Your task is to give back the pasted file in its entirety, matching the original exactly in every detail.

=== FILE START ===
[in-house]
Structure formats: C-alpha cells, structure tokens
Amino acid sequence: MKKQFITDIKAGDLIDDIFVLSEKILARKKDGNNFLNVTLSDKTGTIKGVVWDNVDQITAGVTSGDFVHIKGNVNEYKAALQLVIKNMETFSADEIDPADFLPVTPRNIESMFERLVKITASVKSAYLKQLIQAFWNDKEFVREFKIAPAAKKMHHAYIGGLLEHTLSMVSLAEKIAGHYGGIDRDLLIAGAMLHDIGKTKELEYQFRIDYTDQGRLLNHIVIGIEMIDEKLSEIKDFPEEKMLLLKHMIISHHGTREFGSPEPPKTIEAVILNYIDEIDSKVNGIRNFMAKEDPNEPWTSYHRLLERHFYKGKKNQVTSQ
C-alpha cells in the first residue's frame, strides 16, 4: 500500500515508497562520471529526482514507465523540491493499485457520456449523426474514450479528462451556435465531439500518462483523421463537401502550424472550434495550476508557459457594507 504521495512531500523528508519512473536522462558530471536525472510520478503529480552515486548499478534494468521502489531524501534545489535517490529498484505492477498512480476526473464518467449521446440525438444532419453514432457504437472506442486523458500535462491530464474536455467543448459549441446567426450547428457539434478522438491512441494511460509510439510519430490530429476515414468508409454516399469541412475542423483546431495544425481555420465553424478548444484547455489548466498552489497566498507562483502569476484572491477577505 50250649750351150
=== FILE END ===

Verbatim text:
[in-house]
Structure formats: C-alpha cells, structure tokens
Amino acid sequence: MKKQFITDIKAGDLIDDIFVLSEKILARKKDGNNFLNVTLSDKTGTIKGVVWDNVDQITAGVTSGDFVHIKGNVNEYKAALQLVIKNMETFSADEIDPADFLPVTPRNIESMFERLVKITASVKSAYLKQLIQAFWNDKEFVREFKIAPAAKKMHHAYIGGLLEHTLSMVSLAEKIAGHYGGIDRDLLIAGAMLHDIGKTKELEYQFRIDYTDQGRLLNHIVIGIEMIDEKLSEIKDFPEEKMLLLKHMIISHHGTREFGSPEPPKTIEAVILNYIDEIDSKVNGIRNFMAKEDPNEPWTSYHRLLERHFYKGKKNQVTSQ
C-alpha cells in the first residue's frame, strides 16, 4: 500500500515508497562520471529526482514507465523540491493499485457520456449523426474514450479528462451556435465531439500518462483523421463537401502550424472550434495550476508557459457594507 504521495512531500523528508519512473536522462558530471536525472510520478503529480552515486548499478534494468521502489531524501534545489535517490529498484505492477498512480476526473464518467449521446440525438444532419453514432457504437472506442486523458500535462491530464474536455467543448459549441446567426450547428457539434478522438491512441494511460509510439510519430490530429476515414468508409454516399469541412475542423483546431495544425481555420465553424478548444484547455489548466498552489497566498507562483502569476484572491477577505 50250649750351150